It is hoped that this sectionalization, in conjunction with sprinkler and fog foam systems, will effectively prevent fires from spreading throughout the hangar spaces, as occurred on USS Franklin on 30 October and 19 March. The damage experiences of several British carriers, which unlike our own were fitted with armored flight decks, demonstrated the effectiveness of such armor in shielding hangar spaces from GP bombs and vital spaces below the hangar deck from semi-armor-piercing (SAP) bombs. Accordingly, the CVB Class was designed with an armored flight deck consisting of 3-1/2-inch STS from frames 46 to 175 with a hangar deck consisting of two courses of 40-pound STS between frames 36 and 192. Although none of the CVB Class carriers were completed in time to take part in war operations, the effectiveness of armored flight decks against Kamikaze attacks was demonstrated by various carriers attached to the British Pacific Fleet.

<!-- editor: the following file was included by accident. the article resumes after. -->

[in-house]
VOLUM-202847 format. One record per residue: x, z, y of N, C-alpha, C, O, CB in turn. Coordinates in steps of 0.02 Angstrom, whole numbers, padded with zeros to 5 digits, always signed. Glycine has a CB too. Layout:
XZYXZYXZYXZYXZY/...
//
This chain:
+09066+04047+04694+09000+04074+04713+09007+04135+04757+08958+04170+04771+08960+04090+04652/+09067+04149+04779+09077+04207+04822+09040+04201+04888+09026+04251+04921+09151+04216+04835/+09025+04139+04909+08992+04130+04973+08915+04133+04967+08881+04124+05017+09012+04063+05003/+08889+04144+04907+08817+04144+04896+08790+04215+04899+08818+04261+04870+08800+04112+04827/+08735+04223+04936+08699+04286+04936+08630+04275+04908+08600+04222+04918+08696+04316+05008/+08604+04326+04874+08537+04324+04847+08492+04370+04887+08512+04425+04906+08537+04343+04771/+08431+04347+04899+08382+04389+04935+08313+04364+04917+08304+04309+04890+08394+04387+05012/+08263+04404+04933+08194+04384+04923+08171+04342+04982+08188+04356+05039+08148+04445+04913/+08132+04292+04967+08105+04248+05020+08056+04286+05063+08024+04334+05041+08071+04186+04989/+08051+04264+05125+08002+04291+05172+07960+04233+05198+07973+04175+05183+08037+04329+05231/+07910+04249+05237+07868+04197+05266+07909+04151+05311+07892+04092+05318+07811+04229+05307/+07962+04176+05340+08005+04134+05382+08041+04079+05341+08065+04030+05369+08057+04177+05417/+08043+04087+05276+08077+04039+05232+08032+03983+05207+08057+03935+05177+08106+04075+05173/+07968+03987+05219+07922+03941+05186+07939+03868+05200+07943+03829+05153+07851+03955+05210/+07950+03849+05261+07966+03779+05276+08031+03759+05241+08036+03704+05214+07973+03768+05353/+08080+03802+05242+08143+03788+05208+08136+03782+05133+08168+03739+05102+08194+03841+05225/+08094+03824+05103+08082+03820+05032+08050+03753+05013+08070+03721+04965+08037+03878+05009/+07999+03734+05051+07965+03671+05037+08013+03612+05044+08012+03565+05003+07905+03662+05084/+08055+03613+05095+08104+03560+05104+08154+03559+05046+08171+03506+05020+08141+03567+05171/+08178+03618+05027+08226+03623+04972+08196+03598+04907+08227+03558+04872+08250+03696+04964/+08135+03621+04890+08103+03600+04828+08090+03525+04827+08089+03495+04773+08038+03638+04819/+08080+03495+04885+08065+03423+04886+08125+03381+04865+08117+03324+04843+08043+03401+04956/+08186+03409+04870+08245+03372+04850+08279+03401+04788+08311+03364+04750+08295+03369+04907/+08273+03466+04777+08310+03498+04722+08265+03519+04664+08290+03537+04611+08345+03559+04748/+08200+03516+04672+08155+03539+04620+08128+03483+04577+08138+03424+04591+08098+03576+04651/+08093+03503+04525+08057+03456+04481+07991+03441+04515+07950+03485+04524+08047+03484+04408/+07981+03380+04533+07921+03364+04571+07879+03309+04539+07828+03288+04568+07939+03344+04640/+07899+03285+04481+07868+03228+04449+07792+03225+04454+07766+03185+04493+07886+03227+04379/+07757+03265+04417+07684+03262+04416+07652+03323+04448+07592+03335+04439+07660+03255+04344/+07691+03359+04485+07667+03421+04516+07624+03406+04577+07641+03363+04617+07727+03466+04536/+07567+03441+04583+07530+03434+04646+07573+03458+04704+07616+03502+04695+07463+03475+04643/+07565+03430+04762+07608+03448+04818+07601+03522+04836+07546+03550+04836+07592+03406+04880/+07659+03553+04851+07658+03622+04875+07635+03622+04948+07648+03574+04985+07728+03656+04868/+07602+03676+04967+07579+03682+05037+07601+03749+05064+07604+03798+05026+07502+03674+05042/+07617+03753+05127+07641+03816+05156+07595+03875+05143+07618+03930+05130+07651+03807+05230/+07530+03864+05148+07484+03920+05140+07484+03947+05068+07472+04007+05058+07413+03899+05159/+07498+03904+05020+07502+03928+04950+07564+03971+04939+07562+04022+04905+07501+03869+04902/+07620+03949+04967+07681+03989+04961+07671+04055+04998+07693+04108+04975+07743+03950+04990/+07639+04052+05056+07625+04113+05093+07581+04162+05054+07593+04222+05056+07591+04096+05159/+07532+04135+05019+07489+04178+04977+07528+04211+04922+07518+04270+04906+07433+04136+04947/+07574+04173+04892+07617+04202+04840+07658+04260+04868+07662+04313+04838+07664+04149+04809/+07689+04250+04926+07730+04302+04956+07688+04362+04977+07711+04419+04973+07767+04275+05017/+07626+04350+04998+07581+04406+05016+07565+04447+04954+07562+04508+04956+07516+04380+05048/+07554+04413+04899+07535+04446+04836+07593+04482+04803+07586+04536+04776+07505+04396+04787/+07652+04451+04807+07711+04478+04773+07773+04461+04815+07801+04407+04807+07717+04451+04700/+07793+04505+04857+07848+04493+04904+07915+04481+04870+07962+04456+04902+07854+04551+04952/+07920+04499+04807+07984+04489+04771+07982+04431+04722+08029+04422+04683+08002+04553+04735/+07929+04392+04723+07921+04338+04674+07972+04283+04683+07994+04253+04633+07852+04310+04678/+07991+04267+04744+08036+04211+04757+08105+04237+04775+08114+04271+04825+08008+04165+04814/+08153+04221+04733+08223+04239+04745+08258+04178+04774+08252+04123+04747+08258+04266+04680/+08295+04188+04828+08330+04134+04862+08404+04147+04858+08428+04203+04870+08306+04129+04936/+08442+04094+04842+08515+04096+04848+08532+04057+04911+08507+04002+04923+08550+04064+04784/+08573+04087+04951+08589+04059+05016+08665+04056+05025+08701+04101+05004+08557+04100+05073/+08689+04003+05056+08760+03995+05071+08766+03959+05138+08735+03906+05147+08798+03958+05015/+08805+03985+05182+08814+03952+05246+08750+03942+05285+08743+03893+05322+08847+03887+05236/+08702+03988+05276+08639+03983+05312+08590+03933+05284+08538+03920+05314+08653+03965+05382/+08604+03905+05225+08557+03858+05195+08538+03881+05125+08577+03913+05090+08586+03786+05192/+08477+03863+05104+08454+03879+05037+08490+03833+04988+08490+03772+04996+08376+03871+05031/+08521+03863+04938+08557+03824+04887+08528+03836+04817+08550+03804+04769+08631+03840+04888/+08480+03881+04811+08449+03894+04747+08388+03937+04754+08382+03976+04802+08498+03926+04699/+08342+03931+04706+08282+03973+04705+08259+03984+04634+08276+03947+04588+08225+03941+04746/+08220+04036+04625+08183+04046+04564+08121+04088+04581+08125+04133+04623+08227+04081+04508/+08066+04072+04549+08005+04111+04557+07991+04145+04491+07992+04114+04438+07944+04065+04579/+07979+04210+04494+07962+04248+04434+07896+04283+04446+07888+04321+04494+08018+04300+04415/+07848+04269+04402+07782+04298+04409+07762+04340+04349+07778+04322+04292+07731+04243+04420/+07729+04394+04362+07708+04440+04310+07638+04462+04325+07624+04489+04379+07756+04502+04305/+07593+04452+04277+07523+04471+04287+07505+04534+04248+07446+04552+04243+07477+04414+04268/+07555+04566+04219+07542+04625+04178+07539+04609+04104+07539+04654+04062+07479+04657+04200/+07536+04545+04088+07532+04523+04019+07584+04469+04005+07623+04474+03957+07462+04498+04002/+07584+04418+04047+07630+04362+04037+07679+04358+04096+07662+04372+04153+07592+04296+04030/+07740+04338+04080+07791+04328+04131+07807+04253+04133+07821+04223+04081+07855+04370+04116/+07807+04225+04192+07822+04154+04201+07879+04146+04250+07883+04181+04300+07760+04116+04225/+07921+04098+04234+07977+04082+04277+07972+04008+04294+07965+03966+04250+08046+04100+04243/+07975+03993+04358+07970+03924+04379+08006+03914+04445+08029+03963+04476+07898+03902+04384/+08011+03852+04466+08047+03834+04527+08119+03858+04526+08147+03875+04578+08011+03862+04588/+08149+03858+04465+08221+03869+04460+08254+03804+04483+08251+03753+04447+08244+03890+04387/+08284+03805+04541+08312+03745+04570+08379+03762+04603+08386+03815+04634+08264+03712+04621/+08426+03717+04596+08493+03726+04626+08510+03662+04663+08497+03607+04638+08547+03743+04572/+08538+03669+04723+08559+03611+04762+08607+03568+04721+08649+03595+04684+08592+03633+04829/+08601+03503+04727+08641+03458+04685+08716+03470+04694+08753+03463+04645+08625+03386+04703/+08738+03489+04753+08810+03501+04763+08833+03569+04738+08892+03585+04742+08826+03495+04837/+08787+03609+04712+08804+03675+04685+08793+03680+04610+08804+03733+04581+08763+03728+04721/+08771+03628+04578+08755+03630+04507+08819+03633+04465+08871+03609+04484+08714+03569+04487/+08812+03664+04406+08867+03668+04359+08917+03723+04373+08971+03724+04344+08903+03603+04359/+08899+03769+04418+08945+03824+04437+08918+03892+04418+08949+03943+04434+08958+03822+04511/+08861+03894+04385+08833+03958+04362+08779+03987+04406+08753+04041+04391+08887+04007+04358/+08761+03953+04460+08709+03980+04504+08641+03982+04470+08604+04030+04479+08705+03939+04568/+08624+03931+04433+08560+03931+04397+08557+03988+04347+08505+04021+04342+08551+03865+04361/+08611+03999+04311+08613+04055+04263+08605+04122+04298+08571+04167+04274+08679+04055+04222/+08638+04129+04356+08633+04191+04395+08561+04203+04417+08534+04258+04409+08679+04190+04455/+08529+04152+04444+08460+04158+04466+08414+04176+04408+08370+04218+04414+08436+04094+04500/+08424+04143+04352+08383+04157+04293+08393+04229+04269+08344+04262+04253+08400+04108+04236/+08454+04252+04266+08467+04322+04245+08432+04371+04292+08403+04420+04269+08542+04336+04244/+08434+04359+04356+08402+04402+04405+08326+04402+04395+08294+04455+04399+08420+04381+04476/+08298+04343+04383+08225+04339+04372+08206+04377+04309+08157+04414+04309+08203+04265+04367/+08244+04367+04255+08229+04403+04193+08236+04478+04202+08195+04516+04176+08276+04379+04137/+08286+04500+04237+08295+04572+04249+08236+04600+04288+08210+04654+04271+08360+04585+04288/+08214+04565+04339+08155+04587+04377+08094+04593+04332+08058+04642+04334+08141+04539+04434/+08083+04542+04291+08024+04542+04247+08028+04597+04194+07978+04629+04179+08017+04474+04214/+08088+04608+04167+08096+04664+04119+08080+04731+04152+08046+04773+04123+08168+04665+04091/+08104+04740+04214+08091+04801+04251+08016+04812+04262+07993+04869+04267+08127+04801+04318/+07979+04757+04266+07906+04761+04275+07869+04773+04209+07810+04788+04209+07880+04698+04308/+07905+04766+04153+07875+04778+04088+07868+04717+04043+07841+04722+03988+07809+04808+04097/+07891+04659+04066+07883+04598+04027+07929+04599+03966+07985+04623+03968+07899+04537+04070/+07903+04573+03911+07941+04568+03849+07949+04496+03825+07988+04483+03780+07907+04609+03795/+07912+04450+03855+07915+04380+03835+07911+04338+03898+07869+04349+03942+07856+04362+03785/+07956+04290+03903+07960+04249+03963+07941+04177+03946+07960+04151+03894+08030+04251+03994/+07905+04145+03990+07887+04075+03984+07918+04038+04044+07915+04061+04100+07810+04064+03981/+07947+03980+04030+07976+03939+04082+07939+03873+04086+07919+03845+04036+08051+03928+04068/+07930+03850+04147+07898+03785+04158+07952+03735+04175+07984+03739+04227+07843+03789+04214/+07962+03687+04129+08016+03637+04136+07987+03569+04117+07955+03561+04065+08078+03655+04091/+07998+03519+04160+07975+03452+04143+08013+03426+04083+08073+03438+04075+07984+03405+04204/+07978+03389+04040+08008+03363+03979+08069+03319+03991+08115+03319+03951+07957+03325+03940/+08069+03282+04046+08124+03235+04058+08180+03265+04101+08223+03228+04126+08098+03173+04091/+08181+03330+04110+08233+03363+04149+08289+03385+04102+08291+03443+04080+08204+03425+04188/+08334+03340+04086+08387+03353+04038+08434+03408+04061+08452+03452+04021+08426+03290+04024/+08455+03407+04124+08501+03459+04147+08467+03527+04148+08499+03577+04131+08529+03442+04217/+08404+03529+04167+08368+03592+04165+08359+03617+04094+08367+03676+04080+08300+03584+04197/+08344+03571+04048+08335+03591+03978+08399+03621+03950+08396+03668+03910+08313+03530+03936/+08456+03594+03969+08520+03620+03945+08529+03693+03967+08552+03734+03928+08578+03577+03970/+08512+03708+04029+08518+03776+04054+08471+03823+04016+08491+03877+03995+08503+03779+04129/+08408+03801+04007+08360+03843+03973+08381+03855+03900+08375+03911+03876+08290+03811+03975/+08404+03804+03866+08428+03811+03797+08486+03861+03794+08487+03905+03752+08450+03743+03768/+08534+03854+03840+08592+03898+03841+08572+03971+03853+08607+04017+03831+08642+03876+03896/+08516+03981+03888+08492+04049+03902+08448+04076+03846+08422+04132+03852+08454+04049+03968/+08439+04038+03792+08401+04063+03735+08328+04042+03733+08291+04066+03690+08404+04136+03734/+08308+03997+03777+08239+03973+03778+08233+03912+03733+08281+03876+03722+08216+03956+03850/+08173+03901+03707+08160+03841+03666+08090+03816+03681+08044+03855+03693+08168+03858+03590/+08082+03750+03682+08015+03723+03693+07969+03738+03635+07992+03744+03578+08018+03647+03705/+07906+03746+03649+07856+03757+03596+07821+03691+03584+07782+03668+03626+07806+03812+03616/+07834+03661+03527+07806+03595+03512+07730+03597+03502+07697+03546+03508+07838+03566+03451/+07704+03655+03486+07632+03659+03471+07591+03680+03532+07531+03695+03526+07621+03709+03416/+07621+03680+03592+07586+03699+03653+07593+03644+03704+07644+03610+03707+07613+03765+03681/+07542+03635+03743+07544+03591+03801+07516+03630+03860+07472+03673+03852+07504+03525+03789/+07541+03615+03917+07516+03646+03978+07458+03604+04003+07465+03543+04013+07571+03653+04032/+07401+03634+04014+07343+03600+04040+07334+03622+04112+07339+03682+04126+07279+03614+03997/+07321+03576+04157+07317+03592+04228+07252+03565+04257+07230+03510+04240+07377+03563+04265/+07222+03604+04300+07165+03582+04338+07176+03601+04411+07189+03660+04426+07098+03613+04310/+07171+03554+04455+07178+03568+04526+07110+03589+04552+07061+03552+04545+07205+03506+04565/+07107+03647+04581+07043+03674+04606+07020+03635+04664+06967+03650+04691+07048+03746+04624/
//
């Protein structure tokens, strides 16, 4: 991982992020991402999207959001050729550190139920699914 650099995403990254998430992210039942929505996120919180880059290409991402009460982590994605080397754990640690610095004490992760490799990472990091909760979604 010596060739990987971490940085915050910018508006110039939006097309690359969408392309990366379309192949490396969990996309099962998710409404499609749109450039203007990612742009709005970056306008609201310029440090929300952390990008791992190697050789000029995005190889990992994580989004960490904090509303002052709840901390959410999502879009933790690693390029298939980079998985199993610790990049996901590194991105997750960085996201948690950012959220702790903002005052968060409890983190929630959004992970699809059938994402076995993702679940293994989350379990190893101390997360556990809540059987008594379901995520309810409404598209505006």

The concept’s logic evolution was for a larger carrier to support a larger deck armor AND the required air group. Weight-savings to armor the flight deck were engineer’s nightmare though, due to metacentric hight (and thus, stability) concerns. It was achieved by removing the initially 8-inch (203 mm) battery around the island, and then having 5-inch single mounted in sponsons along, but under the flight deck. In US practice, the armored deck was not part of the ship structure and instead, engineers stuck to the “strength deck”, at hangar deck level while the armored flight deck was part of the superstructure. This design was unique and never followed. The following Forrestal-class supercarriers indeed needed a deeper hulled design to carry the strength deck at flight deck level, and this made for a both stronger, yet lighter hull.